Brave Cyclists Take Part In Smog Awareness Campaign In Lahore
Cyclists in Pakistan’s suffocating Lahore face hazardous pollution levels, driver abuse, and social stigma as part of a campaign to get people to abandon their cars.
Cyclists participate in a pollution and smog awareness campaign on Sunday, as they ride down a street towards the Wagah border near Lahore, Pakistan. Cyclists in Pakistan’s suffocating Lahore face hazardous pollution levels, driver abuse, and social stigma as part of a campaign to get people to abandon their cars.
Every week, around 100 adults and children, some wearing masks or scarves wrapped around their mouths and noses, hop on their bikes and ride around the city of more than 11 million people.
“We are very concerned about the smog because there are so many cars now and the population has grown so much,” said Afia Khan, who joined the initiative in August. However, encouraging people to use the environmentally friendly mode of transportation is difficult, and the group frequently requires a police escort to keep them safe in a city that lacks dedicated bicycle lanes.
Cyclists are “at the mercy of these ruthless motorbikes, chingchies (auto rickshaws), and cars,” according to Rana Sohail, the head of Clean Pakistan Green Pakistan, which launched the initiative with Critical Mass Lahore.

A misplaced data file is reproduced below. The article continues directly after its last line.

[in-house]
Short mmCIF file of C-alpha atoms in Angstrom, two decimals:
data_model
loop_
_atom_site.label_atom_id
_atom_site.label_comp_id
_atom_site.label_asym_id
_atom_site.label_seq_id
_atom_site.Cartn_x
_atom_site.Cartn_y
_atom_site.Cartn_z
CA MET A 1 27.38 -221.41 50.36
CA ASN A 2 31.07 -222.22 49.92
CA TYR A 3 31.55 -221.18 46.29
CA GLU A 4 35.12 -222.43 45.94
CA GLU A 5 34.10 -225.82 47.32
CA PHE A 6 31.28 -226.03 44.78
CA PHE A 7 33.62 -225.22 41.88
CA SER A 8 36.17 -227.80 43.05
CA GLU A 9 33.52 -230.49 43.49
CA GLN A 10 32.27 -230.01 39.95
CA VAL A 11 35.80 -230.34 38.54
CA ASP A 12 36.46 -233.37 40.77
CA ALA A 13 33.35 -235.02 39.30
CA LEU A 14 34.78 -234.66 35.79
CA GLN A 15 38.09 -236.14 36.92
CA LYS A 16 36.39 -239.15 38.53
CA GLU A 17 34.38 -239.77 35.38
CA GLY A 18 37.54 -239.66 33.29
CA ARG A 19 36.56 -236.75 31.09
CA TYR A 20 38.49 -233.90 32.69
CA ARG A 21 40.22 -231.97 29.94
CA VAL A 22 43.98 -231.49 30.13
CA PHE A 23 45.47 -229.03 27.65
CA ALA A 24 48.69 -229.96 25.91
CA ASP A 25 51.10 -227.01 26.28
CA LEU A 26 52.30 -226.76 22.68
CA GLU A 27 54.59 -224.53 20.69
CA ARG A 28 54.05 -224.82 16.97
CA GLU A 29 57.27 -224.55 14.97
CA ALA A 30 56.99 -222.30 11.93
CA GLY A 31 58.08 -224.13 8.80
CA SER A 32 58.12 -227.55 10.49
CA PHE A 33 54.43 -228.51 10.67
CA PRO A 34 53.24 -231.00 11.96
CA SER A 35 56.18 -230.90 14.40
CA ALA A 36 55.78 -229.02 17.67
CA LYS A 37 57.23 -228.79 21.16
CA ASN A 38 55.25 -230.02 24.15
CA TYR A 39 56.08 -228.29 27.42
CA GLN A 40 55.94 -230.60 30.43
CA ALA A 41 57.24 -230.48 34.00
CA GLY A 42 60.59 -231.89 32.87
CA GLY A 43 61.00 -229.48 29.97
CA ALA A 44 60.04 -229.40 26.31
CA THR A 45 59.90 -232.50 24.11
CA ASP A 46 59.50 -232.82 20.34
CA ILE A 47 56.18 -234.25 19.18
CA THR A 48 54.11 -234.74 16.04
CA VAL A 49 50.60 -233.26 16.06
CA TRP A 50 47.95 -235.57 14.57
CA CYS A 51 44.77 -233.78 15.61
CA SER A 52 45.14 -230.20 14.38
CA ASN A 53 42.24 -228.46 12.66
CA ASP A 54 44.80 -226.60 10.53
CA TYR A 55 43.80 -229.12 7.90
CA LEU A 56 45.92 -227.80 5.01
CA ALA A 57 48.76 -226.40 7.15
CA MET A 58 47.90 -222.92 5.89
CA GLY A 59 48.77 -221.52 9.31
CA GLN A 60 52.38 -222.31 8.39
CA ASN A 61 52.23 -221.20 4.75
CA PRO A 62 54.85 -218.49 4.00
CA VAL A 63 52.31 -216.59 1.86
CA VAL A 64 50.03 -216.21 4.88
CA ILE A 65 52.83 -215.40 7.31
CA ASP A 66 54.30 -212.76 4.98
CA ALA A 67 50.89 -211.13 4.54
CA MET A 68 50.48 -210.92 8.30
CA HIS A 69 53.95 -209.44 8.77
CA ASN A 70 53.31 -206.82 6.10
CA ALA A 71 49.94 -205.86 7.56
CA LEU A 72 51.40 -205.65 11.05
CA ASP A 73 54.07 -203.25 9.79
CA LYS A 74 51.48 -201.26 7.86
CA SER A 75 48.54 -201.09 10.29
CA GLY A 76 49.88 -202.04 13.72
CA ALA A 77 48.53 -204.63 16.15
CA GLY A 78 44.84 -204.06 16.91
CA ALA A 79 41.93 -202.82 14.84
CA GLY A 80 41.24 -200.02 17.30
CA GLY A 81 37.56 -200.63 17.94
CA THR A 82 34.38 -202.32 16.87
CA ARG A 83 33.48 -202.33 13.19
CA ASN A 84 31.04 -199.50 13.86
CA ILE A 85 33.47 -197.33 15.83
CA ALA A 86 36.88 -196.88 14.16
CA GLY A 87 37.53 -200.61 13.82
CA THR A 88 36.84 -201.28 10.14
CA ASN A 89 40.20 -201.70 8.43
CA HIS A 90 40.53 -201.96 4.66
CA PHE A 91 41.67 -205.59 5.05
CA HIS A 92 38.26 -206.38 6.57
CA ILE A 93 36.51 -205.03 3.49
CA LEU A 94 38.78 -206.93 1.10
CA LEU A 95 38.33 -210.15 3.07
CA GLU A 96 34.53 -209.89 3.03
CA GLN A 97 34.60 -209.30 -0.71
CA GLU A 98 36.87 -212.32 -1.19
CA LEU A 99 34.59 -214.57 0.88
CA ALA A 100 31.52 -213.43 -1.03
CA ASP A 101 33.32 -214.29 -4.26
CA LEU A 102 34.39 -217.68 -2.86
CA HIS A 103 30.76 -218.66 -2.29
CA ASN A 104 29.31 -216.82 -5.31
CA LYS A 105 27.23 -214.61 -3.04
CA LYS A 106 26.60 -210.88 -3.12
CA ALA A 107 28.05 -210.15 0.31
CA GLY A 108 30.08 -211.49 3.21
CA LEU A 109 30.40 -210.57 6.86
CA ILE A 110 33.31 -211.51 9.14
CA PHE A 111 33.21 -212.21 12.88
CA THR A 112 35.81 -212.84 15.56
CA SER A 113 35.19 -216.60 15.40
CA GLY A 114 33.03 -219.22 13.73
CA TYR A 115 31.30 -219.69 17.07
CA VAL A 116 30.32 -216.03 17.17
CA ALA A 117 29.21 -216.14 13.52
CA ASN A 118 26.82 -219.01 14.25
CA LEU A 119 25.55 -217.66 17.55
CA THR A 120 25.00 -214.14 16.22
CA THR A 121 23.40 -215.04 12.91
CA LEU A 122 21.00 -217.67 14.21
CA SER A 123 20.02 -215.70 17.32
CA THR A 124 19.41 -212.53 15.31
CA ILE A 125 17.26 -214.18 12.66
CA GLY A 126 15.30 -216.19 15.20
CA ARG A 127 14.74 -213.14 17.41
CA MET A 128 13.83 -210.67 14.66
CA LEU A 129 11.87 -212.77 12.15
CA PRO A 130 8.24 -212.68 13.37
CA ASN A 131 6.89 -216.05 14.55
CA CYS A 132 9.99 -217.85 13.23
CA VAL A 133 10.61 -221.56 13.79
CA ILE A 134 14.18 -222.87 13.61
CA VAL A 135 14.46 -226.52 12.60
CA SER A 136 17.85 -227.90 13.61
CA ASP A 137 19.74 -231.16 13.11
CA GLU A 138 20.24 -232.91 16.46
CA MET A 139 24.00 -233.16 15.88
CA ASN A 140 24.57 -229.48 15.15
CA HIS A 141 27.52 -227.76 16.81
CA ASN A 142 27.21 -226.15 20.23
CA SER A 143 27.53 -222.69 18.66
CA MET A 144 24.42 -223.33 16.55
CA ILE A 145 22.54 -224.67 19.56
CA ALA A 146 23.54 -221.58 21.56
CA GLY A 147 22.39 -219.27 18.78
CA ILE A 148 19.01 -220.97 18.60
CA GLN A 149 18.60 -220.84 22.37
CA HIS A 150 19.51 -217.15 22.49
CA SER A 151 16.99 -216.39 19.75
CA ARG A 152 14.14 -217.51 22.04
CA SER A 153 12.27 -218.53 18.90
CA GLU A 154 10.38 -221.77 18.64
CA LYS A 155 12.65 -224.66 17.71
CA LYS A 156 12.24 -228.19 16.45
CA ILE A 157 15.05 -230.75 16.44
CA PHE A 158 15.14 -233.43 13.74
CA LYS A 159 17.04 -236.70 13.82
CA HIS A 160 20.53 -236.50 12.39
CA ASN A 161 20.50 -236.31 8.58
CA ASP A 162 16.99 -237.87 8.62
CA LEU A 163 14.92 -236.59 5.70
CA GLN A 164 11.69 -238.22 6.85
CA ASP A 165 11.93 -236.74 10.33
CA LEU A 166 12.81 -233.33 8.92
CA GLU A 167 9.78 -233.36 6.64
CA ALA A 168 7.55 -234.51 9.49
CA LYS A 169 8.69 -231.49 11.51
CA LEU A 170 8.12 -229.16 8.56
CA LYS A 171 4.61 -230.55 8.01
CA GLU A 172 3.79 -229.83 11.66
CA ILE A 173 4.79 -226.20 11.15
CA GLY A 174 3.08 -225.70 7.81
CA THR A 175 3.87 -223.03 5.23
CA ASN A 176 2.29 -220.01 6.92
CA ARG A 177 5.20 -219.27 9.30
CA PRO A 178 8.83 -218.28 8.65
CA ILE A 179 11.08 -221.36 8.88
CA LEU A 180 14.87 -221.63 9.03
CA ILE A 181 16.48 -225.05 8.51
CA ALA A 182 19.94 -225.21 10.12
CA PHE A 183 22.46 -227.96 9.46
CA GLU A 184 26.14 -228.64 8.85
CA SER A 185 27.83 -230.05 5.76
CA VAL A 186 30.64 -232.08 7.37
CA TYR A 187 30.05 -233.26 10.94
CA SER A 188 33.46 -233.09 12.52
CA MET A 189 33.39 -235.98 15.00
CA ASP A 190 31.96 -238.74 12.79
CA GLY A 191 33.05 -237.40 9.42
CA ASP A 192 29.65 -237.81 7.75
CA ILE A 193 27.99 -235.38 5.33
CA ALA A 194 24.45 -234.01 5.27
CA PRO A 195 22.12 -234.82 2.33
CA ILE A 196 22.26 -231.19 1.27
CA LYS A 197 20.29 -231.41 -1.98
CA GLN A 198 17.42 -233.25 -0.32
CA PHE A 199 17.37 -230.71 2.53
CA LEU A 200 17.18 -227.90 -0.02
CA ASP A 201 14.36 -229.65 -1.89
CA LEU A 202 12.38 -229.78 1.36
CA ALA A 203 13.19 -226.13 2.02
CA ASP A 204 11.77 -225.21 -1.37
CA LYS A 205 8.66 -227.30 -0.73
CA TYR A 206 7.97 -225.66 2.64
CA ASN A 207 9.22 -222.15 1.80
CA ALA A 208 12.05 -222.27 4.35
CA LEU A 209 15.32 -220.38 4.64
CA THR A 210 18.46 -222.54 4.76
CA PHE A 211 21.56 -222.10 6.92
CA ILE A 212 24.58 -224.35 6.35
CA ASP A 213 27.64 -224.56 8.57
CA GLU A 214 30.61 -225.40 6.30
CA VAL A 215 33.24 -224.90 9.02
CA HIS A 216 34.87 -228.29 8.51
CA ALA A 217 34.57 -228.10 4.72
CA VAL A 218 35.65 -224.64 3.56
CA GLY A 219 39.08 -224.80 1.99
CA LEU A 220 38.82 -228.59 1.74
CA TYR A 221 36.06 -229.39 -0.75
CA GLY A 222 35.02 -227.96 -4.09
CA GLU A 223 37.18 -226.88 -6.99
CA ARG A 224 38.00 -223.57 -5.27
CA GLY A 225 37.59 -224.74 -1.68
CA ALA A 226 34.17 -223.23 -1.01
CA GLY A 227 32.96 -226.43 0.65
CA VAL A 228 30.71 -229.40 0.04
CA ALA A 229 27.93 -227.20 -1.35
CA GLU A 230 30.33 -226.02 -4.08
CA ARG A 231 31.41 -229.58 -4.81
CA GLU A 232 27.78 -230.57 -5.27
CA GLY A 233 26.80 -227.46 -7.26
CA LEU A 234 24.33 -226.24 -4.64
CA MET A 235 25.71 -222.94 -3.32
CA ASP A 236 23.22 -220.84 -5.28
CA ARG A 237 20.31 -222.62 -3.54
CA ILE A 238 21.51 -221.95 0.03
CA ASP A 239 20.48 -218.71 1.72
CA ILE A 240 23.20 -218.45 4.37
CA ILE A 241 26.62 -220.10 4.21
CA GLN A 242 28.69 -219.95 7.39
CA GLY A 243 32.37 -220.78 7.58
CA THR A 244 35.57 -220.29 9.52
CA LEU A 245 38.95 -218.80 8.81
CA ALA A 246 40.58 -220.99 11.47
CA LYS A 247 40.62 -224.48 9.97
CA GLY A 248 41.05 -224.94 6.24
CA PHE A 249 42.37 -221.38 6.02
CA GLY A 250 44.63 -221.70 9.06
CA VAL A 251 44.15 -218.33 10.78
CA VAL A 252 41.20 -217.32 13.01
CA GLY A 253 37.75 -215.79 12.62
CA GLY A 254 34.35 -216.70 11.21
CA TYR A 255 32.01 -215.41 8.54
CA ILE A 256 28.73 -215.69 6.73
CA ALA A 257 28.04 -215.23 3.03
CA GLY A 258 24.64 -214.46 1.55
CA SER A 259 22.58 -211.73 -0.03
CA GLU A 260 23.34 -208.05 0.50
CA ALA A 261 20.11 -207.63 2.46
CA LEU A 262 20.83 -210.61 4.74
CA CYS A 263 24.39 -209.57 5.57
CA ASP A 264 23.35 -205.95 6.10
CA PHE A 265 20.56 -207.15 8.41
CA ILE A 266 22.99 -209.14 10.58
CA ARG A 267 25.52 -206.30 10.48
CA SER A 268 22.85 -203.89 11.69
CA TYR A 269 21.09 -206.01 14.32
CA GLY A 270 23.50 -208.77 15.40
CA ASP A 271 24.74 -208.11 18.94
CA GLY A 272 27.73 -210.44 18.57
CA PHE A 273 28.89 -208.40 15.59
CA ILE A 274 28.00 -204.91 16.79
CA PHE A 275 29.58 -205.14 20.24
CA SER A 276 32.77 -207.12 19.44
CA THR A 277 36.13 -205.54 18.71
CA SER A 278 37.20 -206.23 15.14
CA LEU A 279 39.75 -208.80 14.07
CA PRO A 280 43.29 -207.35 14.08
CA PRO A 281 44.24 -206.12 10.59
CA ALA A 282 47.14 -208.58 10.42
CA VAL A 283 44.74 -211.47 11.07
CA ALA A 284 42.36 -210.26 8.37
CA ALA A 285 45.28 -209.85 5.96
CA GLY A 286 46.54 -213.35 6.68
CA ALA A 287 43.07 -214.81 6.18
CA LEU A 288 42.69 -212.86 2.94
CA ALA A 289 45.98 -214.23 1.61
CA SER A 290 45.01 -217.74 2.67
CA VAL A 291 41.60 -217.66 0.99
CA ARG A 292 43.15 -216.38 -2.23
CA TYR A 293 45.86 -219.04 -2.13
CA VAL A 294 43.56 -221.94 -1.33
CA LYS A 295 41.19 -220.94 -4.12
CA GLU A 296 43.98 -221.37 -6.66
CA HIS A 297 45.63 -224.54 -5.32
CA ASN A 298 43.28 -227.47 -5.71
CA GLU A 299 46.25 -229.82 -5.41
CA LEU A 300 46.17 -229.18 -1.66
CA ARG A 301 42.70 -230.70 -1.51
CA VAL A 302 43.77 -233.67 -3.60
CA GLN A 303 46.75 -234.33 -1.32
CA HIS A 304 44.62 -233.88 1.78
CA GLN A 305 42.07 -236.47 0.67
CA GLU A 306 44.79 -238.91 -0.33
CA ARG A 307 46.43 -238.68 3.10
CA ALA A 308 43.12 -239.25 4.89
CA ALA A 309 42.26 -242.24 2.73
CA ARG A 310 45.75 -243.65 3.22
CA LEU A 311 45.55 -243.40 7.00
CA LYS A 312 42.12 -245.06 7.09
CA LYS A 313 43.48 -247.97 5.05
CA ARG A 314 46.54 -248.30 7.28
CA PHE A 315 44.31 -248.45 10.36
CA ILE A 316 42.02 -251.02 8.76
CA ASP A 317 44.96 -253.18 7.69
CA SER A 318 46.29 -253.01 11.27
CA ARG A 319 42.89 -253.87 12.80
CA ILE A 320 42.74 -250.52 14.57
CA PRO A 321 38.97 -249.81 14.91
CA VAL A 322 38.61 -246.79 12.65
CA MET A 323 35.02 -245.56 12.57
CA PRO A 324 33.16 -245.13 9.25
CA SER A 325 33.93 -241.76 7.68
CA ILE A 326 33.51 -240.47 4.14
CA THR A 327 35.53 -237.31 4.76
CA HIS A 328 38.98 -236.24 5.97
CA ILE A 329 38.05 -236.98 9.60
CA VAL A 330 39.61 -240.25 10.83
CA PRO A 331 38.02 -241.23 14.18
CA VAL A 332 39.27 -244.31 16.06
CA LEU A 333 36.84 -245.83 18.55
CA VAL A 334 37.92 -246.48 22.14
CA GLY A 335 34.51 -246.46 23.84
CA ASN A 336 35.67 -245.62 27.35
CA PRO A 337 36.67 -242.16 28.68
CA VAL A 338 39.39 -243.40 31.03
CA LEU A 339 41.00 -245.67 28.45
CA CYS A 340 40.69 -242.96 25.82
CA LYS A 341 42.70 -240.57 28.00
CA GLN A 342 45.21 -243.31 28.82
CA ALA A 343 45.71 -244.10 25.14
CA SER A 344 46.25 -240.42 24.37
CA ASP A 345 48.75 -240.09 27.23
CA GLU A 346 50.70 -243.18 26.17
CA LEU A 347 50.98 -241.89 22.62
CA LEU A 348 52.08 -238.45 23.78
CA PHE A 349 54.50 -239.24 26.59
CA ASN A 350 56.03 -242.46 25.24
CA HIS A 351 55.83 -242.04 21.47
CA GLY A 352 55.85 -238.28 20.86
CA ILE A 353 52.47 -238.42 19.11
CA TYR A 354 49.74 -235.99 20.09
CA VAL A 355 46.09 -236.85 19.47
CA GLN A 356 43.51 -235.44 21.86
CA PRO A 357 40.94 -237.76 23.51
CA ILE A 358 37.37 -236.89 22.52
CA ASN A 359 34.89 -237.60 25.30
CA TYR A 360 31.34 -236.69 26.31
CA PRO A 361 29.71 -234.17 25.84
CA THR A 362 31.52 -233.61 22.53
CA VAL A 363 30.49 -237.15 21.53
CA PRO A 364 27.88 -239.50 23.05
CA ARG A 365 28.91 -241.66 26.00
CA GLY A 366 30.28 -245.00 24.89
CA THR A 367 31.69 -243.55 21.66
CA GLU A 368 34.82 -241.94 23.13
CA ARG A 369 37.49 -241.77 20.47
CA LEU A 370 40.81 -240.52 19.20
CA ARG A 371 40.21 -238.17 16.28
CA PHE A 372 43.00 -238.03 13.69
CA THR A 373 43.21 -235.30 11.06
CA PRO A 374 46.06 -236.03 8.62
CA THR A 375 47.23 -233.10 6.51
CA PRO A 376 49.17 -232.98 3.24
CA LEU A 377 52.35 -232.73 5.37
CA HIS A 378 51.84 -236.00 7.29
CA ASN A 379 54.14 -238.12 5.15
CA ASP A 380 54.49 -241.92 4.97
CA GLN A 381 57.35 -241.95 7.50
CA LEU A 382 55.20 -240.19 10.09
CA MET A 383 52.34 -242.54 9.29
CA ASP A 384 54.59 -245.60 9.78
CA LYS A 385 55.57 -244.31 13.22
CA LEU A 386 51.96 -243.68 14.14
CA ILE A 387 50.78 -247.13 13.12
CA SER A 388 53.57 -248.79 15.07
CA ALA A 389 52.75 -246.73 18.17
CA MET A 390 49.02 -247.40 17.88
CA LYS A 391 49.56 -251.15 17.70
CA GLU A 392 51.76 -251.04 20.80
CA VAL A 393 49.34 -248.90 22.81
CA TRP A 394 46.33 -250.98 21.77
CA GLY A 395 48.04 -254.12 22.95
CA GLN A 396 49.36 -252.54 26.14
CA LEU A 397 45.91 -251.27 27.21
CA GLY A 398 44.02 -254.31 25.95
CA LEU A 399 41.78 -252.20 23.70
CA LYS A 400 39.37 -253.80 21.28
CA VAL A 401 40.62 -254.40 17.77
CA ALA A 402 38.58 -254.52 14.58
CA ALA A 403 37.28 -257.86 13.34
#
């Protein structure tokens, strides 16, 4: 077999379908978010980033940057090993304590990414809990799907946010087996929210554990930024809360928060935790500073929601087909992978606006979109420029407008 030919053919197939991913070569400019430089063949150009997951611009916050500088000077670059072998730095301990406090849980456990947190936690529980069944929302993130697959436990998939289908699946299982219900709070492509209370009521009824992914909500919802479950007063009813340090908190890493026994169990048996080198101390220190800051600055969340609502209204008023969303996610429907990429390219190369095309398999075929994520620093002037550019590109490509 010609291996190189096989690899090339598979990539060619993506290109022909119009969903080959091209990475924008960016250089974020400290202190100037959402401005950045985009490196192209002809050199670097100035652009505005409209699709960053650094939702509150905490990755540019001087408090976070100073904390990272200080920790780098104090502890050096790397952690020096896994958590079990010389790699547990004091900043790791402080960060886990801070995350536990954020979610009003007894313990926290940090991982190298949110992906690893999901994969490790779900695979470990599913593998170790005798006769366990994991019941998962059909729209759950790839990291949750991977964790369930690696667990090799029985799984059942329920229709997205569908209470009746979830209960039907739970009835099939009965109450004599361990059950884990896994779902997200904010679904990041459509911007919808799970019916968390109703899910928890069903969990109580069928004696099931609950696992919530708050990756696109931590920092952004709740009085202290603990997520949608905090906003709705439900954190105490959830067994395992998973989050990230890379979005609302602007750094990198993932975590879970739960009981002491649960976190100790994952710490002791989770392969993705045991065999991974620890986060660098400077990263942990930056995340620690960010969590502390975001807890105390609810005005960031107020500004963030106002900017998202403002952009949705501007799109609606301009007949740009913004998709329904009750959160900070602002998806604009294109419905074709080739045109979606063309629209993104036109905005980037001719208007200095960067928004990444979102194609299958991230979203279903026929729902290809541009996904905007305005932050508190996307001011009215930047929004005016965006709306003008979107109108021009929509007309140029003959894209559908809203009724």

Cycles-Lahore-pollution Cyclists participate in a pollution and smog awareness campaign as they ride along a street near Lahore’s Wagah border. “The government needs to create a more cycling-friendly infrastructure,” said Humayun Qureshi, who attended the latest event on Sunday with his wife and two daughters.
In deeply conservative Pakistan, there is also a widespread belief that sport, including cycling, is inappropriate for women, who risk harassment from men.
“It can be difficult to go biking alone as a woman because of the harassment you’ll face,” Zarwa Jamal, a student who was cycling with her entire family, told. “It’s truly wonderful to be able to go with the group because I know I’ll be safe.”
Lahore is consistently ranked as one of the most polluted large cities in the world, with industrial pollutants, smoke from seasonal crop burn-off, vehicle fumes, and colder winter temperatures all contributing to toxic smog.
Due to high levels of air pollution, authorities were forced to close schools on Fridays and Saturdays, in addition to the usual Sunday break, in November.
Understanding of the terrible health effects of smog has grown in recent years, putting pressure on authorities to devise solutions to the problem.
“The point of reaching actual awareness is still far away, but hopefully we will gradually achieve it,” cyclist Tanzeel ur Rehman said.